NSF Representative David M. Bresnahan
[Big Dead Place] claims that John Carpenter’s The Thing is the most important film about industrial life in Antarctica, but I simply must disagree. While it does lack the flashy flamethrowers of The Thing, Virus provides a far more accurate portrayal of life in Antarctica, not to mention a far more plausible plot line and substantive issues to consider in this era of terrorism.
The central player in the film is a virus developed by Cold War-era U.S. military scientists to be used as a weapon. It mimics other viruses, such as the flu, and rapidly spreads disease. When some shady agents try to steal the virus, their mission runs amok and the virus is released and rapidly spreads through Europe, where it is mistaken for the Italian flu. Everyone in Europe dies and the disease soon spreads to the rest of the world. The U.S. government suspects the Soviets of releasing the virus and of plotting to launch a nuclear attack on the United States.
In the Oval Office, strewn with tissues, and as more and more government officials fall, literally, to the virus, the President suddenly realizes that, because the virus is not viable at temperatures below -10°C, the only safe people in the world are those in Antarctica. He immediately makes an all-station radio call to Antarctica and tells the people to stay there and not to accept any outsiders. The President then leaves them with the wise words, “Try to work it out together.”
Upon receiving the radio call, everyone on the continent makes their way to Palmer Station–855 men, and 8 women. They have enough food to last them two years, and they also happen to have an icebreaker that got stuck in the ice the summer before.
Lurking in the waters just off Palmer, however, is a Soviet submarine, and the entire crew is sick with the Italian flu. When the station refuses the crew medical assistance, the submarine captain threatens to come ashore anyway. But, just then, a British submarine shows up and blows the Soviet submarine to bits. Palmer than asks the British sub if its crew is infected with the virus. Since the crew isn’t infected, Palmer invites them ashore for a bit of liberty.
Meanwhile, the powers-that-be at Palmer determine that because women are “the most valuable natural resource in this new world,” the eight women on station will simply have to “accommodate more than one man.” One-to-one relationships won’t be possible anymore. Needless to say, after that decision, lots of babies start showing up on station.
But dangers in the world beyond continue to grow. The Soviets suspect Palmer Station to be a secret weapons base and aim their nuclear missiles at Palmer. With everyone in the world dead, you wouldn’t think this would be a concern, but it turns out that those sneaky Soviets devised an automatic response system so sensitive it could be triggered by an earthquake, and there’s a very good chance that a tectonic situation off the coast of Washington, DC, will result in a major earthquake. So, an American guy and a Japanese guy named Yoshuzumi (who is in love with one of the women on station even though he can’t have her to himself) jump into the submarine and head out to save the world. The women and children board the icebreaker, along with a skeleton crew, and sail in search of a safe place to live.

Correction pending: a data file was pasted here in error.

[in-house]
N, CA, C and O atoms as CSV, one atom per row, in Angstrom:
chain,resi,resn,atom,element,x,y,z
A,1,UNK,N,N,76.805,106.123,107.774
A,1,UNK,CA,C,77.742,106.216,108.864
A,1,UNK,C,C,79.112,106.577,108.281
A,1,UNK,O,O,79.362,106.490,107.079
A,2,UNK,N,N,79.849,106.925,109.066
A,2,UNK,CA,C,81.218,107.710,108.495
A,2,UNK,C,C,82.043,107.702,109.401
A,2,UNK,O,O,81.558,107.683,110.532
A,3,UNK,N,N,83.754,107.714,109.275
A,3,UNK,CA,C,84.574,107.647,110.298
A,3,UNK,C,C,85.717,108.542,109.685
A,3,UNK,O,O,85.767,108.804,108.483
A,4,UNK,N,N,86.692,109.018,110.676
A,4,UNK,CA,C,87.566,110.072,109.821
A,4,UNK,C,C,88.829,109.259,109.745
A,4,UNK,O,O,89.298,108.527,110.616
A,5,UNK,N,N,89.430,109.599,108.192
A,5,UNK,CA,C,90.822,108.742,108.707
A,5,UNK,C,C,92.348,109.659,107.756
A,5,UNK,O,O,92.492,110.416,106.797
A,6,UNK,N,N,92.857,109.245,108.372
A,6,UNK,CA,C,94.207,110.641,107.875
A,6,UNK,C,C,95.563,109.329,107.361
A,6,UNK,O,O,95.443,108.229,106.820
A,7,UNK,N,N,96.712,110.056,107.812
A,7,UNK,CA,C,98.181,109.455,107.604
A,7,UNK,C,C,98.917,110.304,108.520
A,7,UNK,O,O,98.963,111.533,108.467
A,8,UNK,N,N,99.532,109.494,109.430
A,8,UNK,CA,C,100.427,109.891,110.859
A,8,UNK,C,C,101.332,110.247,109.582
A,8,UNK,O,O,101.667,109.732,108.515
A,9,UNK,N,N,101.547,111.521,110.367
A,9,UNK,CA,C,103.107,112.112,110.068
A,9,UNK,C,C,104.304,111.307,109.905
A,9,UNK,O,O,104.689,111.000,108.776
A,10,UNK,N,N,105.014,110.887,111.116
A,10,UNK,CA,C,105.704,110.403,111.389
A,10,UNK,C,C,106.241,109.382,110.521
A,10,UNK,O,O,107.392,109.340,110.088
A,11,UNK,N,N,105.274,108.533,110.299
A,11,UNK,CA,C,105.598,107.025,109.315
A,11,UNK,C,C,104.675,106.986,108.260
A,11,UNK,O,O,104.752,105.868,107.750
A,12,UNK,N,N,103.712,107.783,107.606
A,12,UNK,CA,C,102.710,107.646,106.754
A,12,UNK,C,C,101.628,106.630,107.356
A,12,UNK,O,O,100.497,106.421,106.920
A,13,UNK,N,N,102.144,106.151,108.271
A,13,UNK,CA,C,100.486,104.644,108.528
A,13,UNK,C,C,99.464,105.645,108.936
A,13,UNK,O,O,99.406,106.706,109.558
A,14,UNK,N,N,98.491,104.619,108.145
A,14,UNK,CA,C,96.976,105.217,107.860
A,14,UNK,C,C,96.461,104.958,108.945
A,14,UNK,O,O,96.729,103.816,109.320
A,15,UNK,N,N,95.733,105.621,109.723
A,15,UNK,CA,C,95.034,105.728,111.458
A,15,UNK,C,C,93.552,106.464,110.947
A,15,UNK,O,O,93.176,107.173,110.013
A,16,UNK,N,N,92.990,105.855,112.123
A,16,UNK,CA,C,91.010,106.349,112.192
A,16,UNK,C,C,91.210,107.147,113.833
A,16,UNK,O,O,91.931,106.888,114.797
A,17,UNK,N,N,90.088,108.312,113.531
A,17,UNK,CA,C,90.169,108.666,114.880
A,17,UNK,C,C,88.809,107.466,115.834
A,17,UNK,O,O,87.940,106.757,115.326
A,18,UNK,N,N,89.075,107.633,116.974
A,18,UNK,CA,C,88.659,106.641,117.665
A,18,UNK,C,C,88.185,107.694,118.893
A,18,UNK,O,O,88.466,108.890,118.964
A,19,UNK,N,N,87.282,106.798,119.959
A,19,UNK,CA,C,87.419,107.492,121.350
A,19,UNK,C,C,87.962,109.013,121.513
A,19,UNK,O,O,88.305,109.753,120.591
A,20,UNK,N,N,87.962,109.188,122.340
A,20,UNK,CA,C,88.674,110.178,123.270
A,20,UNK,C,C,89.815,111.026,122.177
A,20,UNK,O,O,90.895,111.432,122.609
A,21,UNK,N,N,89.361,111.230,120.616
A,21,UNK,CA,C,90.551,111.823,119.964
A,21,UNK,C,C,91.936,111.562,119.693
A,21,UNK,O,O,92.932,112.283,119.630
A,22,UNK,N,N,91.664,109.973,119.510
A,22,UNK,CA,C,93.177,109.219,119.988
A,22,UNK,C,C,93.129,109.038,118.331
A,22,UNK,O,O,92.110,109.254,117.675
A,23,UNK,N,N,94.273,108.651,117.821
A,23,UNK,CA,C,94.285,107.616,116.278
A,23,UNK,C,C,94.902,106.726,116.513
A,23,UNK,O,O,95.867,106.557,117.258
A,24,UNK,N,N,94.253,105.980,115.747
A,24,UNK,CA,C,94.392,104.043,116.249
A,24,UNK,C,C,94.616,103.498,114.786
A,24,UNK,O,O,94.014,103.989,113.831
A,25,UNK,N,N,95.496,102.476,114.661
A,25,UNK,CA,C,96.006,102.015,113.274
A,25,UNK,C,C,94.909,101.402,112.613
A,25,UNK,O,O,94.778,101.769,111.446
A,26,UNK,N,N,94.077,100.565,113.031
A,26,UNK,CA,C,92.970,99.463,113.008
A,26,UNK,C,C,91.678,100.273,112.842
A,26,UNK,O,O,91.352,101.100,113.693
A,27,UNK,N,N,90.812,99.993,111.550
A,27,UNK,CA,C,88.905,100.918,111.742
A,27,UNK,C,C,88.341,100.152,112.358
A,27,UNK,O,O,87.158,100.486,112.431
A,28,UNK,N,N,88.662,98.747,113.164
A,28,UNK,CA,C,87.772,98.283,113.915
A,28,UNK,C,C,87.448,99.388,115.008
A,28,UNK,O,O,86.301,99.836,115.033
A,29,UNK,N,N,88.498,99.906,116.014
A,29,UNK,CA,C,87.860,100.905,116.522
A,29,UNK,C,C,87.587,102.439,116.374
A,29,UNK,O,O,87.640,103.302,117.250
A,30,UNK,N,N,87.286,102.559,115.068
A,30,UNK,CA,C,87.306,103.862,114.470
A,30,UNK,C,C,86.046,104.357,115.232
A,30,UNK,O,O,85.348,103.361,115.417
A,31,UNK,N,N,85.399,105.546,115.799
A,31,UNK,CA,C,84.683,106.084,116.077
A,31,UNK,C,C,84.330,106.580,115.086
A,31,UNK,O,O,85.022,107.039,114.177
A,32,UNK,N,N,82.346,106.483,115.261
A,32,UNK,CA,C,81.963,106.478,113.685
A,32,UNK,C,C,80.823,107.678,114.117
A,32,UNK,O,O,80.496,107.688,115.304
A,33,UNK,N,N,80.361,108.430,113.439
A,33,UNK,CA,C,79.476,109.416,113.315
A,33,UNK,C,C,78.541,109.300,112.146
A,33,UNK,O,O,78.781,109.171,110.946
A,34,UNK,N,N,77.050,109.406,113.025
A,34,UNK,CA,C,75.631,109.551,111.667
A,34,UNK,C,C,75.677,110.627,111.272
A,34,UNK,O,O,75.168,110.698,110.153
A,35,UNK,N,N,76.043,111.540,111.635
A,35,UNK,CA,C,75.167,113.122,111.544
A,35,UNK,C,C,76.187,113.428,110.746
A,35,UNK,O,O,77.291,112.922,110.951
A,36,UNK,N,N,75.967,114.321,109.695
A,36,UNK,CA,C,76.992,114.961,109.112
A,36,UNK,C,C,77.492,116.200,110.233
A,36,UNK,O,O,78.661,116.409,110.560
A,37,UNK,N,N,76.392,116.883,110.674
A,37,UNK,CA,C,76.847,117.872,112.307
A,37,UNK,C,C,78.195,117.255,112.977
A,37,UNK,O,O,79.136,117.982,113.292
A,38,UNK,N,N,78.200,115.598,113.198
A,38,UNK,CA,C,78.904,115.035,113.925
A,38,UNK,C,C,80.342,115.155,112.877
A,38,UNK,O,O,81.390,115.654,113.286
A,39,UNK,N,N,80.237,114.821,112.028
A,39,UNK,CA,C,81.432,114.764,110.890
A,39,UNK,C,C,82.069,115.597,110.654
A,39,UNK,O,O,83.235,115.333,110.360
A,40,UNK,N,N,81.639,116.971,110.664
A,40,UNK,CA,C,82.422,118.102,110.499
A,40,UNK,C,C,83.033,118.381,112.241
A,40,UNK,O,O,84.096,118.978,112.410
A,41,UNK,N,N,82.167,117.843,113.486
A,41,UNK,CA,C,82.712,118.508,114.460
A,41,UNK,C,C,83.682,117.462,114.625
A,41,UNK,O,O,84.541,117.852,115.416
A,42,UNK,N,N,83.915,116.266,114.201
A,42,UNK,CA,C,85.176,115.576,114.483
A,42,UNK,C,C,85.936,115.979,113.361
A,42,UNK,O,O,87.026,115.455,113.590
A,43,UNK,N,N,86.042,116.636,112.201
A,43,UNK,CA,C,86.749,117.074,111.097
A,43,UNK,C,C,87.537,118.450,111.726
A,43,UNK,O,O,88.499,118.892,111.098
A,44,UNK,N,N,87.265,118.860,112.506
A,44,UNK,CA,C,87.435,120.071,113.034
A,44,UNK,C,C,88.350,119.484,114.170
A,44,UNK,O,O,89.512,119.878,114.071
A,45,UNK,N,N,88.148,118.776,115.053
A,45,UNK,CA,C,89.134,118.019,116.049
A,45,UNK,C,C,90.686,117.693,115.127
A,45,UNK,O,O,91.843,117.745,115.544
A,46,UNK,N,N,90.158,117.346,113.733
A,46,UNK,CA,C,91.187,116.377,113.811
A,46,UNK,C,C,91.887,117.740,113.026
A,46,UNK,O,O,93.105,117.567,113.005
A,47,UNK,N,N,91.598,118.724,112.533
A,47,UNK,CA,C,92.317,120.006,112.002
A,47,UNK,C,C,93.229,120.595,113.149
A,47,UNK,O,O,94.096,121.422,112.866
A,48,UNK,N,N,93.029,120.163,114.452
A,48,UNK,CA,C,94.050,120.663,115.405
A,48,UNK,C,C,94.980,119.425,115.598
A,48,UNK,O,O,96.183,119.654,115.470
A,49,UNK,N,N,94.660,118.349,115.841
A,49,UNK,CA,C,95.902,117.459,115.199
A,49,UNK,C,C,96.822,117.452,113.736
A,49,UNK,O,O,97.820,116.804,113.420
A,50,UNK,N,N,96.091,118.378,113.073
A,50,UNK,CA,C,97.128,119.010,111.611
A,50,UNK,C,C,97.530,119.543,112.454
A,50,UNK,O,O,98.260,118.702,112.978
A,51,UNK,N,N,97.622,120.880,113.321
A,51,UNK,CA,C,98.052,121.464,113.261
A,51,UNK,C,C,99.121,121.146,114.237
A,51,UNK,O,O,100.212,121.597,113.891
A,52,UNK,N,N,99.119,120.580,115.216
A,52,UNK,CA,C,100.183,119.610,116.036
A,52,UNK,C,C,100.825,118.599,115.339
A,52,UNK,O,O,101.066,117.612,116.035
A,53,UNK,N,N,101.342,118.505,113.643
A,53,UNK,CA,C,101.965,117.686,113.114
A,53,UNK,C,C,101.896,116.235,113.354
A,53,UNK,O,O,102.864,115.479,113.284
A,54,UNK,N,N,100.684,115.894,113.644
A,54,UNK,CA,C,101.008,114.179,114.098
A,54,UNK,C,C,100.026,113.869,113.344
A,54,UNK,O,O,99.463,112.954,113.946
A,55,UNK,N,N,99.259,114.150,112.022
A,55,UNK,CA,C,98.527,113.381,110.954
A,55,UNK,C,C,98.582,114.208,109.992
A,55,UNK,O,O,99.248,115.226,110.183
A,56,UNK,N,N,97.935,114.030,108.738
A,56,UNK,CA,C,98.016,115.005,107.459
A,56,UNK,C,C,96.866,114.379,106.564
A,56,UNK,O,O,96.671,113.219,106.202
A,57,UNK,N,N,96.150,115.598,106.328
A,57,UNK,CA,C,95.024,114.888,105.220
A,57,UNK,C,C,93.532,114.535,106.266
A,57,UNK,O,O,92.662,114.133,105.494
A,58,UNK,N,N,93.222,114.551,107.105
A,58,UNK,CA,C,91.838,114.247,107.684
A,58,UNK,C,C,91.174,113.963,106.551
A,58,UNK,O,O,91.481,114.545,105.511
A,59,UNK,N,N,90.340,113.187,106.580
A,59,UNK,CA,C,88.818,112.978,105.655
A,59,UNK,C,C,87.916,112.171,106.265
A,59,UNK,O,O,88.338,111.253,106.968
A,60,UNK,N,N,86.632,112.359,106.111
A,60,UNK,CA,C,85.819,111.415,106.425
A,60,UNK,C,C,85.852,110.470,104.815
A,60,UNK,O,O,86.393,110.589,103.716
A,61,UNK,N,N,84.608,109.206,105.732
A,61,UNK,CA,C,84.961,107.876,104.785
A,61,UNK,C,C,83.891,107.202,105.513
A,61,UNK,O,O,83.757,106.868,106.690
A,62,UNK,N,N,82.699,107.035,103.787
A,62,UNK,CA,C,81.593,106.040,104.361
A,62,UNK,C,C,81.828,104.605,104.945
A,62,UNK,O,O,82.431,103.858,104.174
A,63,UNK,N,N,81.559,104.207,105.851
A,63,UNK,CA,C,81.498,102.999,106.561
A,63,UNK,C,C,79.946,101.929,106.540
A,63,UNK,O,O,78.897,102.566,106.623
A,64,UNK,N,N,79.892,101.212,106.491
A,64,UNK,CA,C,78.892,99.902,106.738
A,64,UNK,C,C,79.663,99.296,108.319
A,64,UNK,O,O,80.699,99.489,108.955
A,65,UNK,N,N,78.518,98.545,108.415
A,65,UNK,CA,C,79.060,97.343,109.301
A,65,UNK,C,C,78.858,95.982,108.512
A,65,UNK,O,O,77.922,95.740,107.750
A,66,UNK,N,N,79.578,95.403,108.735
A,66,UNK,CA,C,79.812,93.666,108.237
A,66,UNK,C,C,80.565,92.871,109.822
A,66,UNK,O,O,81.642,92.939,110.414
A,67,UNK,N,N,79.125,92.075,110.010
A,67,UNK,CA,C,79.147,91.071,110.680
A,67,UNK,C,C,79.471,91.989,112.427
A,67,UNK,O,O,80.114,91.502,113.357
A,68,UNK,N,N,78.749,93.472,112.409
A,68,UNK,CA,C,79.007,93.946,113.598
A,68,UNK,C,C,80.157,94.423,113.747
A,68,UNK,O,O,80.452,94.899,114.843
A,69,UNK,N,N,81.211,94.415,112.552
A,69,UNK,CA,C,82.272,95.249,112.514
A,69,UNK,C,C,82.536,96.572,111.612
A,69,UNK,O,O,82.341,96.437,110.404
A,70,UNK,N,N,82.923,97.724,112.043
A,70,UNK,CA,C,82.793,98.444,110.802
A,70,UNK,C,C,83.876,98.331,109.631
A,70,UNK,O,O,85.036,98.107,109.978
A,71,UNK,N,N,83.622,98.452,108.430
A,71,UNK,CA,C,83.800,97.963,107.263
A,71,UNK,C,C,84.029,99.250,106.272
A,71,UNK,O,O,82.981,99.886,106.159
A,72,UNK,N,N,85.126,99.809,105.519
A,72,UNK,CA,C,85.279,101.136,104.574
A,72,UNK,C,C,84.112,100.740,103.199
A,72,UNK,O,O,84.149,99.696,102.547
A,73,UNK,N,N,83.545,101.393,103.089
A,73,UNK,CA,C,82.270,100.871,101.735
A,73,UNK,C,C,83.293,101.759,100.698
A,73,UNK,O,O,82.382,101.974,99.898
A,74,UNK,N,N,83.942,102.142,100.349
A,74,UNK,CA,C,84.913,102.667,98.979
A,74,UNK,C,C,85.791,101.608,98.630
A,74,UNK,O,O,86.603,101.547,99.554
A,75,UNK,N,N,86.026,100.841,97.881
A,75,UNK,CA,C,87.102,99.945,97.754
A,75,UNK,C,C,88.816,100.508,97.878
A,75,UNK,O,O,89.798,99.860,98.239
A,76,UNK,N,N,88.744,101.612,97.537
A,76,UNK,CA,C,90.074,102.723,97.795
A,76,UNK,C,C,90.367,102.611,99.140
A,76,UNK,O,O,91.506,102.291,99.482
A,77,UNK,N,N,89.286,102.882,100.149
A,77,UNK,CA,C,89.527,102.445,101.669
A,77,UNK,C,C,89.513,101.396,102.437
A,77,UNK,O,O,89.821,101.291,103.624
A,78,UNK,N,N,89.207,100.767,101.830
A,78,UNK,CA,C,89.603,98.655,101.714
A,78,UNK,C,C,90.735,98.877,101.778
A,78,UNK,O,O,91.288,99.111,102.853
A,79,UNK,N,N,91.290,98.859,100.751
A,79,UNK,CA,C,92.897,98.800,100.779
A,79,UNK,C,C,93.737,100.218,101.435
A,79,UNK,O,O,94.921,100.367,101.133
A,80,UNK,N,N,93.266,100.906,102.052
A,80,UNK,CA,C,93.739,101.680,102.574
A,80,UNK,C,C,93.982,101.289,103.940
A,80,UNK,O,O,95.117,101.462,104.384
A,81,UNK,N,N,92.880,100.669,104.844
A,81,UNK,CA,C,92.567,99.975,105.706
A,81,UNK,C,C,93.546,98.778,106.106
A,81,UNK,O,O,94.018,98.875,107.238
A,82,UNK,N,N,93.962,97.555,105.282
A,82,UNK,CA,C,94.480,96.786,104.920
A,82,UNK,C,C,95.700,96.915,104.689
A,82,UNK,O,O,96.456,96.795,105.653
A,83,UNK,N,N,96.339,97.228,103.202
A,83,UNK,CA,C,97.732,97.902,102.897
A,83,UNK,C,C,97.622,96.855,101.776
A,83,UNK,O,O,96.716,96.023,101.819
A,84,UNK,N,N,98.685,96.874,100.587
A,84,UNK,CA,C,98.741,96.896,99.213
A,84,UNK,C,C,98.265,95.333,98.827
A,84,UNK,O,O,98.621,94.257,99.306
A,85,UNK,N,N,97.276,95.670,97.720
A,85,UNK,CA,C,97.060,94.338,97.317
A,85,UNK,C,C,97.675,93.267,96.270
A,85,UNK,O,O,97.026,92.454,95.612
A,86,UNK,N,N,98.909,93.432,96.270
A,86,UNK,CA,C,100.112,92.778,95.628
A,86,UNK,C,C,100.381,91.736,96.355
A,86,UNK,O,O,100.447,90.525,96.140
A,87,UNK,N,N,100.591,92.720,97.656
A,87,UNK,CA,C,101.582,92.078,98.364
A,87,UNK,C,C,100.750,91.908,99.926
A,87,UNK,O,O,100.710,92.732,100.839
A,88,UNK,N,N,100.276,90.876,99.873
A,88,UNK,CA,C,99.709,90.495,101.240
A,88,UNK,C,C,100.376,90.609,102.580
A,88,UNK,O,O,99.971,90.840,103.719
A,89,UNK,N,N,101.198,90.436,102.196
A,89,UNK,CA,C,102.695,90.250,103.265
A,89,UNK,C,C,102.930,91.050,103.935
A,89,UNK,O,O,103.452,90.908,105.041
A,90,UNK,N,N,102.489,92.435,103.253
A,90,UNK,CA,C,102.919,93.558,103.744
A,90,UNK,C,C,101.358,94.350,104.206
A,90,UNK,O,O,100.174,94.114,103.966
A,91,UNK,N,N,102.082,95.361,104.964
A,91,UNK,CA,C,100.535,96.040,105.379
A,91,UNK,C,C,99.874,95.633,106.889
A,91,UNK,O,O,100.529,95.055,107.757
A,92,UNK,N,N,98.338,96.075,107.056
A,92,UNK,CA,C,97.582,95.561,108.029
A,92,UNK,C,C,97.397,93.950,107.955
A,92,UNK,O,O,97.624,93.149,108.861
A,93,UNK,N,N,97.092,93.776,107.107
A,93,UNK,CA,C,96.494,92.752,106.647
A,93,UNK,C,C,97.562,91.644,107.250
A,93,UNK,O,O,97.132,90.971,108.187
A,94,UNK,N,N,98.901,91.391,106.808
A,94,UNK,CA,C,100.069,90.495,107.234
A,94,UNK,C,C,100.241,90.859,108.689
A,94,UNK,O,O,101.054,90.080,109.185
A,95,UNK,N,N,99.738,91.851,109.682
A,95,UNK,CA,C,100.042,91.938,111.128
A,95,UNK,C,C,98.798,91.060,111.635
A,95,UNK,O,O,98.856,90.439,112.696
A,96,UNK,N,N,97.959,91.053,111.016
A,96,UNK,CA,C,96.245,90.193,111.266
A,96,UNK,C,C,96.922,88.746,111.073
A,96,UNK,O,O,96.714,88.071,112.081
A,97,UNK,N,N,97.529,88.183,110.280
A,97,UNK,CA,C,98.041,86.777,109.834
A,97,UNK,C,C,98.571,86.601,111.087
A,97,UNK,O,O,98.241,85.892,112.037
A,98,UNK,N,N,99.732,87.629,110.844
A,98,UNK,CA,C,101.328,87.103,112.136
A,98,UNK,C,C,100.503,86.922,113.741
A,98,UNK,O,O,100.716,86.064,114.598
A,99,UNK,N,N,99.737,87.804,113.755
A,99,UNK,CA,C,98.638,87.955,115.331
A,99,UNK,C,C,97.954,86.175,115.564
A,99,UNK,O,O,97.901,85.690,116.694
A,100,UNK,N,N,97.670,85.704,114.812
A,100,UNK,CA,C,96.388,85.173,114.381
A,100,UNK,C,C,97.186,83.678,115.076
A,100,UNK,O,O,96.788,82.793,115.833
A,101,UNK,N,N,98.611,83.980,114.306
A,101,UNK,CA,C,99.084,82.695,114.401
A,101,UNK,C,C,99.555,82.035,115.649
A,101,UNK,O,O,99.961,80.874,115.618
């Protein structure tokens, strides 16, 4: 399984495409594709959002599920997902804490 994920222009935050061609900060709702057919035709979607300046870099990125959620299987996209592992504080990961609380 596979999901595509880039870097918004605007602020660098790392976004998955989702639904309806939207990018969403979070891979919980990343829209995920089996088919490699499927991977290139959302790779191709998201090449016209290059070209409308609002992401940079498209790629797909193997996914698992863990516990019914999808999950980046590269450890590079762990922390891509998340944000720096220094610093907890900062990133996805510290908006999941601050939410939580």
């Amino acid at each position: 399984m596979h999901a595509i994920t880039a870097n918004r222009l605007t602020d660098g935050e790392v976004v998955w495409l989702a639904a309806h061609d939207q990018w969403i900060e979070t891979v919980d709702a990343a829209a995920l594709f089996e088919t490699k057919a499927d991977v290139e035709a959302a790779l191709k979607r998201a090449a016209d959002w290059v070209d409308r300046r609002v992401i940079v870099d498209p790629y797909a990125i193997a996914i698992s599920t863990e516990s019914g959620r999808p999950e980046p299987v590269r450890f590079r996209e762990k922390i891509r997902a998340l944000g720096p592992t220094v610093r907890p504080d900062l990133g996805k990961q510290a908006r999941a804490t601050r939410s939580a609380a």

Yoshuzumi and the American guy fail to reach the U.S. weapon system in time to cancel the U.S. counter-strike and the earthquake hits. The American dies and both the U.S. and Soviet nuclear arsenals are launched and Palmer gets wiped out. In a Love Story-meets-The Morning After twist, Yoshuzumi walks from Washington to Patagonia and finds the group that fled Palmer on the icebreaker. His love, a Norwegian woman, sees him stumbling on the horizon and she runs to him, embracing him in her loving arms as the screen fades to black.
So, as you can see, Virus is infinitely more complicated —intellectual, if you will— than The Thing. Of course, like The Thing, it does introduce some new Antarctic myths and mysteries. For example, while it would be totally cool to have readily accessible flamethrowers on station, we don’t. In Virus, it’s the readily available baby clothes that bewilder. Where did they get all those little booties? And it was dark on Christmas day –a slight cinematic oversight, or perhaps consciously done so as not to confuse northern-hemisphere audiences.
But these minor glitches aside, Virus is far and away the superior Antarctic film for it nails other aspects of Antarctic life perfectly. In The Thing, there’s hardly any mention of science, while Virus is all science –biology, plate tectonics, immunology. We also have some ships stuck in the ice. And, notably absent in The Thing, there are women in Virus, not a lot, but some. And, despite all the best efforts at international cooperation, no one really wants the Russians around.
But what truly makes Virus great is its timely message. In this day and age of terrorism and biological warfare, we Antarcticans might actually have to save the world one day. Think about it, our fearless SAR team might have to venture out into a devastated world to save civilization from itself. Or we might have to repopulate the world. Given that biological weapons are a far greater threat to our society than some crazed, polymorphic alien, Virus could actually be considered a training film for us.
So, I hope that [Big Dead Place] will reconsider [its] claim about The Thing and recognize Virus for the fantastic cinematic tour-de-force that it is.